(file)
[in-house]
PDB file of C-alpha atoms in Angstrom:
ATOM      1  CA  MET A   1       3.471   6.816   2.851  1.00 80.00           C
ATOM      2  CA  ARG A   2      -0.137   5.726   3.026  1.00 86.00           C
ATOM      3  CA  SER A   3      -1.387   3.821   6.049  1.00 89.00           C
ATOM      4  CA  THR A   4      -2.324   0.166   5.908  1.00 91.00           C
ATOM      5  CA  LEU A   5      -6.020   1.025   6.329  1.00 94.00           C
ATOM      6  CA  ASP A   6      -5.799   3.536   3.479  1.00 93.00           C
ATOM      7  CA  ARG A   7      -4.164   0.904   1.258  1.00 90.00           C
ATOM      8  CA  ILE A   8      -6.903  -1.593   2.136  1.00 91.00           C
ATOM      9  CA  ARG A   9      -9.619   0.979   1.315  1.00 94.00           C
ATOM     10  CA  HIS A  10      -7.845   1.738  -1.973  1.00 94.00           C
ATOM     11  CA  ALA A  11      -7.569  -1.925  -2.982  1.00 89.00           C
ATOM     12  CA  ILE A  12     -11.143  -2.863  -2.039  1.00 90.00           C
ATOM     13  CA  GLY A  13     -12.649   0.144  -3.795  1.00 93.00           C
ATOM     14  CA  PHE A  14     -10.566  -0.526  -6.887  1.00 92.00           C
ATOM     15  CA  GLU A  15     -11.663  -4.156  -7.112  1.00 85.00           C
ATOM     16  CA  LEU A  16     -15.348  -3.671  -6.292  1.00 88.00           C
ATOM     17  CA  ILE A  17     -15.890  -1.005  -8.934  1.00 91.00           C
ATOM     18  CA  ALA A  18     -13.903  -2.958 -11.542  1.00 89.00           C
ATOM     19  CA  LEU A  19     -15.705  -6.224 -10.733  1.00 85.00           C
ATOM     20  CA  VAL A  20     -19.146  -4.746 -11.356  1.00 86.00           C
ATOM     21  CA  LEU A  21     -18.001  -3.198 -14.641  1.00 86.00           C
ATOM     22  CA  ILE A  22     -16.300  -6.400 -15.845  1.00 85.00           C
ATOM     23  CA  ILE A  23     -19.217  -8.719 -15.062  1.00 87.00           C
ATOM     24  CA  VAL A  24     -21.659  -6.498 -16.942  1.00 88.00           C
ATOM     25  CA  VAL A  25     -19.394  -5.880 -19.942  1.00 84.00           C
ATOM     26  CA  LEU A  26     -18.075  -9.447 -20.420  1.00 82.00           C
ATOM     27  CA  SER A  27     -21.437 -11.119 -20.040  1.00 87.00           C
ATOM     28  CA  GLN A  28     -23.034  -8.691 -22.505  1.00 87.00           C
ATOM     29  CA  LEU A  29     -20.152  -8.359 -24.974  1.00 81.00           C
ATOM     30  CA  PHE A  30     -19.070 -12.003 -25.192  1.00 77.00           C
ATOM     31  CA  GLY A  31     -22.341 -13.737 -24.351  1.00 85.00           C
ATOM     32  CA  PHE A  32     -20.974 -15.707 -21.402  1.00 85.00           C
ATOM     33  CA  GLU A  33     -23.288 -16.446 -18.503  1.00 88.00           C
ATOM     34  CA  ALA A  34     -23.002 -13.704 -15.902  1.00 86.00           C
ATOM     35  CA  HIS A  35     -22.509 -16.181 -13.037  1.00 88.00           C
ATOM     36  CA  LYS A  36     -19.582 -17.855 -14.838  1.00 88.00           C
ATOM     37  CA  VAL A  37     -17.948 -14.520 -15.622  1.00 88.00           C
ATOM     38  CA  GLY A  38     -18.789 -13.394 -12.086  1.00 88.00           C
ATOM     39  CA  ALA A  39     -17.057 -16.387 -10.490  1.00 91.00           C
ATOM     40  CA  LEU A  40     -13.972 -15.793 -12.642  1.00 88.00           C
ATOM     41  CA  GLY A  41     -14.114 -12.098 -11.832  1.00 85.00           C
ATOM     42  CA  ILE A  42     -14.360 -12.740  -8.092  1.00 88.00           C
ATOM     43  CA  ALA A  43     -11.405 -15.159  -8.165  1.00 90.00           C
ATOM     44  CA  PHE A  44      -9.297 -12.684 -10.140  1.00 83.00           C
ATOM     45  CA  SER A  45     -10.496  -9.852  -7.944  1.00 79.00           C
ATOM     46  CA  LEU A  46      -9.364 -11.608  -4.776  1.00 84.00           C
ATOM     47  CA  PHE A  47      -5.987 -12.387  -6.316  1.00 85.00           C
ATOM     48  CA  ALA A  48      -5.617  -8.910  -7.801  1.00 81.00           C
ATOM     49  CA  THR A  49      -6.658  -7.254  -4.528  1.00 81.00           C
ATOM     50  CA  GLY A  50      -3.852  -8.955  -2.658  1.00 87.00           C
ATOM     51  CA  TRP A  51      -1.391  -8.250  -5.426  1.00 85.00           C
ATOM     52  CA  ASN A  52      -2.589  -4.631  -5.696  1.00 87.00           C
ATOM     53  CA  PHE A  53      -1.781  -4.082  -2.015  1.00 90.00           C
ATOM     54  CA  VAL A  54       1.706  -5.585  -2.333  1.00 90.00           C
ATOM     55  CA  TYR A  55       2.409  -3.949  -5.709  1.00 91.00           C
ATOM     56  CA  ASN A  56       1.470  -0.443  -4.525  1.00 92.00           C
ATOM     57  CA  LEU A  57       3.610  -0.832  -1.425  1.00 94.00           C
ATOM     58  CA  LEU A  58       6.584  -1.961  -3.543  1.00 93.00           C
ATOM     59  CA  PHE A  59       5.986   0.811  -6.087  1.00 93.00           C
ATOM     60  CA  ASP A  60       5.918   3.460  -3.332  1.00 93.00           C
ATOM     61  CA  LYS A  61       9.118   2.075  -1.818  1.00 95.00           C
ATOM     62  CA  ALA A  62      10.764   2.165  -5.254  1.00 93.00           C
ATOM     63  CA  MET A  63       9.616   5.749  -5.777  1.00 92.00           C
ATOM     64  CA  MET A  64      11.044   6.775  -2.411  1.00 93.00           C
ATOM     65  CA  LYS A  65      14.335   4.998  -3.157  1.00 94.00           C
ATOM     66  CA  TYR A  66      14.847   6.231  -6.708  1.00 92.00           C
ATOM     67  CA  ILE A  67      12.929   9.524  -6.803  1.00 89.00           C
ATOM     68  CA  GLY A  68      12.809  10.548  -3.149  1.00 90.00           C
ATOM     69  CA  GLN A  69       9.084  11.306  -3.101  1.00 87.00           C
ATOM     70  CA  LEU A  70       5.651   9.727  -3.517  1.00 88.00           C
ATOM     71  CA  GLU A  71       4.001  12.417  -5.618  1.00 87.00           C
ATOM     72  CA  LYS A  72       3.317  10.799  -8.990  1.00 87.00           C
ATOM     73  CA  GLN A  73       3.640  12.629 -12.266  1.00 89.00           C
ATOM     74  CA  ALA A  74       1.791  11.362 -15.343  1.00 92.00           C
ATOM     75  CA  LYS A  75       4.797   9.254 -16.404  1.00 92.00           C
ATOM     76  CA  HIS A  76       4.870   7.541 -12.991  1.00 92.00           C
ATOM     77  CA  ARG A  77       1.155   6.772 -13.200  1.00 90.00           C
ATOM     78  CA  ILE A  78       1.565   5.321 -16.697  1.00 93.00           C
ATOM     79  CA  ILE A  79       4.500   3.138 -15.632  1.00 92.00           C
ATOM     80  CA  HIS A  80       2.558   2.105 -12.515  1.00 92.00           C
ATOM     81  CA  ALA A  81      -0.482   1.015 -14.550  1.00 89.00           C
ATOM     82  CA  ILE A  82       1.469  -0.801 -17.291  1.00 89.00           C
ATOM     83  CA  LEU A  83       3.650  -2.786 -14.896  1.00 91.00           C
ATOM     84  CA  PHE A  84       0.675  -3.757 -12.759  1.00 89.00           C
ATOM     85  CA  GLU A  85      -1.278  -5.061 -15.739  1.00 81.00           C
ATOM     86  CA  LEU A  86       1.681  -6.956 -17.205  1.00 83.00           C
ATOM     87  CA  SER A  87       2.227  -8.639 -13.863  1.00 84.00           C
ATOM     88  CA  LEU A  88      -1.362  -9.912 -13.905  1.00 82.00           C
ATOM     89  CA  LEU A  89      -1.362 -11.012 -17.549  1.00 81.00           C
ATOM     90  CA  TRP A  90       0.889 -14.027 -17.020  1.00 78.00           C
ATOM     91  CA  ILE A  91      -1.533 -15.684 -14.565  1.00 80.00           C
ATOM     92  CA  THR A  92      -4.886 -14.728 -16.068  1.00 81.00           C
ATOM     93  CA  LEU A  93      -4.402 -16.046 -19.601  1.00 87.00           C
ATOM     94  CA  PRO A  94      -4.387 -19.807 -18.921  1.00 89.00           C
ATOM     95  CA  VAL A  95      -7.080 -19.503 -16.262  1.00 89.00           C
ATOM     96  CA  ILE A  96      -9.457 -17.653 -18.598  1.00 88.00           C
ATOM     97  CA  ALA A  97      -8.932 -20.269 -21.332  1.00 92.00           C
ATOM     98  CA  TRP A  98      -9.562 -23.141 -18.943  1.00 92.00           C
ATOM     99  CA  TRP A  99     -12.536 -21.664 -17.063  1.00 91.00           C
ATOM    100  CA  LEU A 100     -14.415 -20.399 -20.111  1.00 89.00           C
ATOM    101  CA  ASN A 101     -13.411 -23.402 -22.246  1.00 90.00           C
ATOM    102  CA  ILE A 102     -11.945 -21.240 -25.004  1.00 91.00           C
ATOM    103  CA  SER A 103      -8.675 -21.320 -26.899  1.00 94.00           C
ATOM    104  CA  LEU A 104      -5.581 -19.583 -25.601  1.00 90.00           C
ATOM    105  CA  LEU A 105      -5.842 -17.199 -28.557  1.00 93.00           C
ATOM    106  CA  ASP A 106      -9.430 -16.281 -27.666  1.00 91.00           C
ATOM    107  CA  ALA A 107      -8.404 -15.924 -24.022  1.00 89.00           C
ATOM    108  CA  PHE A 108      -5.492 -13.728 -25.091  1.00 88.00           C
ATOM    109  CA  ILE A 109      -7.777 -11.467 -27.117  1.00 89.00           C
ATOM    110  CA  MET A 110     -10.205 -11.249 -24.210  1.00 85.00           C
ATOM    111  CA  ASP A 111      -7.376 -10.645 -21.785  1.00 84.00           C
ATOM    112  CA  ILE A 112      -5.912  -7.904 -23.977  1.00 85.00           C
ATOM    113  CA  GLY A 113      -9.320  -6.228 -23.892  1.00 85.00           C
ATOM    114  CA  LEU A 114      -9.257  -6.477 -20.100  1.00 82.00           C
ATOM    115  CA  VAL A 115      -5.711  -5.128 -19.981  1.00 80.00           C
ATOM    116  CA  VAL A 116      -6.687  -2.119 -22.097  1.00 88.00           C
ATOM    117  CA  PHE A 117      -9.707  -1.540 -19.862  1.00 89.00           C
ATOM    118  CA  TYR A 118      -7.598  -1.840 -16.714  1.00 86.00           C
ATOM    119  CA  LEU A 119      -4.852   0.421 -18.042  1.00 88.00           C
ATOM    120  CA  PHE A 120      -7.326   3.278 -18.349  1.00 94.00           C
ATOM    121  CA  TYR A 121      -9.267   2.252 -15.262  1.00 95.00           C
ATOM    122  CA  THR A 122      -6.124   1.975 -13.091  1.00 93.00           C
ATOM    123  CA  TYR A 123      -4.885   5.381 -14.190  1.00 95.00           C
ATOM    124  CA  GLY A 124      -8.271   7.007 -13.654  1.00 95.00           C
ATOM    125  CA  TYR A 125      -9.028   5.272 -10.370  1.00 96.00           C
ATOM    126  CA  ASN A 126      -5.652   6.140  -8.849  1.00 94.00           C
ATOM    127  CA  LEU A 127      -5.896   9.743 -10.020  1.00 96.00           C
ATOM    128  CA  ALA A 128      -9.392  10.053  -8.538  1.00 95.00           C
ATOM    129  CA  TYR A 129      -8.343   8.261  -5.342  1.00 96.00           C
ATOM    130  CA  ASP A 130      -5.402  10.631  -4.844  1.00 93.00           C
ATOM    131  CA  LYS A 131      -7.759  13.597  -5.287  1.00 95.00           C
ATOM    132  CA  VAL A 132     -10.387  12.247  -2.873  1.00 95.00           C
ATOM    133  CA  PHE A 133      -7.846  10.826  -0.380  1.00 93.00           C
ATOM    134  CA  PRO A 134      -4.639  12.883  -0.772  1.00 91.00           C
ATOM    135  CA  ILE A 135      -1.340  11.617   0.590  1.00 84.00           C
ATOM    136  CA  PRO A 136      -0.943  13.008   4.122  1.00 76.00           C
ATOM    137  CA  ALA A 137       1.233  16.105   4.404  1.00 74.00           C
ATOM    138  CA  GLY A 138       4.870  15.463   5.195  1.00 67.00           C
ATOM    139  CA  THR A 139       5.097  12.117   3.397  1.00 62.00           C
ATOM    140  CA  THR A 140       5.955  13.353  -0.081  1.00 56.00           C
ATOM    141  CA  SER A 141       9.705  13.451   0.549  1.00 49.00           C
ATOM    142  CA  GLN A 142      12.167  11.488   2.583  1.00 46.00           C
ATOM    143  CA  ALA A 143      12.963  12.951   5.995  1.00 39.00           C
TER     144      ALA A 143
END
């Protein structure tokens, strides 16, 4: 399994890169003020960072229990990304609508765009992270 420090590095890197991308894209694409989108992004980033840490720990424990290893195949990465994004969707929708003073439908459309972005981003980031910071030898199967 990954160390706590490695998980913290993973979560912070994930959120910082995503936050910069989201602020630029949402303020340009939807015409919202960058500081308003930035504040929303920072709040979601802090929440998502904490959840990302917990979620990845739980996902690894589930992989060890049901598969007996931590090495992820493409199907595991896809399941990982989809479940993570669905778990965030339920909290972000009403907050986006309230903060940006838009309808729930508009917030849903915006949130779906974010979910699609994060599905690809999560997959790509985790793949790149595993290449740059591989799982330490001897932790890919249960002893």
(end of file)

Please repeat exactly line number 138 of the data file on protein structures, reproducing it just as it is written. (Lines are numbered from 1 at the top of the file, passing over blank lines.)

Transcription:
ATOM    136  CA  PRO A 136      -0.943  13.008   4.122  1.00 76.00           C